British pharmacy chain Boots has apologised for its response to a campaign calling for it to cut the price of one of its morning-after pills and said it was looking for cheaper alternatives.
Boots, part of U.S.-listed Walgreens Boots Alliance
The British Pregnancy Advisory Service (BPAS) campaigned for Boots to cut the price for the Levonelle morning-after pill, saying it was more expensive in Britain than other parts of Europe. Its campaign was backed by lawmakers from Britain`s opposition Labour Party.
"Pharmacy and care for customers are at the heart of everything we do and as such we are truly sorry that our poor choice of words in describing our position on Emergency Hormonal Contraception (EHC) has caused offence and misunderstanding and we sincerely apologise," Boots said in a statement late on Friday.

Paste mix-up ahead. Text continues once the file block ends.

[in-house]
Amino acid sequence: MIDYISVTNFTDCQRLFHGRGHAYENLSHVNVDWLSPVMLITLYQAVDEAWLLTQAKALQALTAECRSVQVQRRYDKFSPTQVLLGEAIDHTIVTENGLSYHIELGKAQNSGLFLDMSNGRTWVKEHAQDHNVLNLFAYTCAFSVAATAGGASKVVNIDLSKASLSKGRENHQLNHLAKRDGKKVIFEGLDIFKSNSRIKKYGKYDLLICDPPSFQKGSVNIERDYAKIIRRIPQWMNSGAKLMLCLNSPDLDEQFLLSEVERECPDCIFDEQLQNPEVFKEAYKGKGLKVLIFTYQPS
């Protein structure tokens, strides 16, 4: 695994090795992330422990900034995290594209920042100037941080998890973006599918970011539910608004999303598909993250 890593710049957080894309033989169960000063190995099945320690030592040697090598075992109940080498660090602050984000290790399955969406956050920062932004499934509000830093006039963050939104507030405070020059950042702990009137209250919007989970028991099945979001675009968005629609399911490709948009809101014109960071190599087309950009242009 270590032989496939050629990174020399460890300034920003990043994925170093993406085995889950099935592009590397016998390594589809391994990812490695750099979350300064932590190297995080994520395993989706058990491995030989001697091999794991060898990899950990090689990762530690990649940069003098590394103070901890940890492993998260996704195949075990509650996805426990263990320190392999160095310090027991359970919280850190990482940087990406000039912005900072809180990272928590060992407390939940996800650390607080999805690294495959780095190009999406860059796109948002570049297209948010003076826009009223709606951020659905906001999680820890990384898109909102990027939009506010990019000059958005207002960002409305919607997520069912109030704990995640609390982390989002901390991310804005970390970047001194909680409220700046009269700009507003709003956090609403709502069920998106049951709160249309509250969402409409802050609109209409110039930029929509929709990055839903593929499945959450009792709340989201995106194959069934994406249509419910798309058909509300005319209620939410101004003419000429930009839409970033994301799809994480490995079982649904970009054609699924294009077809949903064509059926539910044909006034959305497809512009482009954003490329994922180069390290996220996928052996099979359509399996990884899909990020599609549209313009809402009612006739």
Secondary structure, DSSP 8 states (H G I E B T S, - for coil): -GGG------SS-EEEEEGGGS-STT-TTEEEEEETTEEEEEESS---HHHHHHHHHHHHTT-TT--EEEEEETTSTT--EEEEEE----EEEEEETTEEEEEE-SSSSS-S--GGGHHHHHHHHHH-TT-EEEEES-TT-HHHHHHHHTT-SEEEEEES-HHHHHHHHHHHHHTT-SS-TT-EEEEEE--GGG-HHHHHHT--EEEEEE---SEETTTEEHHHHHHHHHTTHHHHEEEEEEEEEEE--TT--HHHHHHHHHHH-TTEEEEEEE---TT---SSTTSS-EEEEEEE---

Boots said pricing EHC was determined by the cost of the medicine and the cost of pharmacy consultation.
"We are committed to looking at the sourcing of less expensive EHC medicines, for example generics, to enable us to continue to make a privately funded EHC service even more accessible in the future," it said.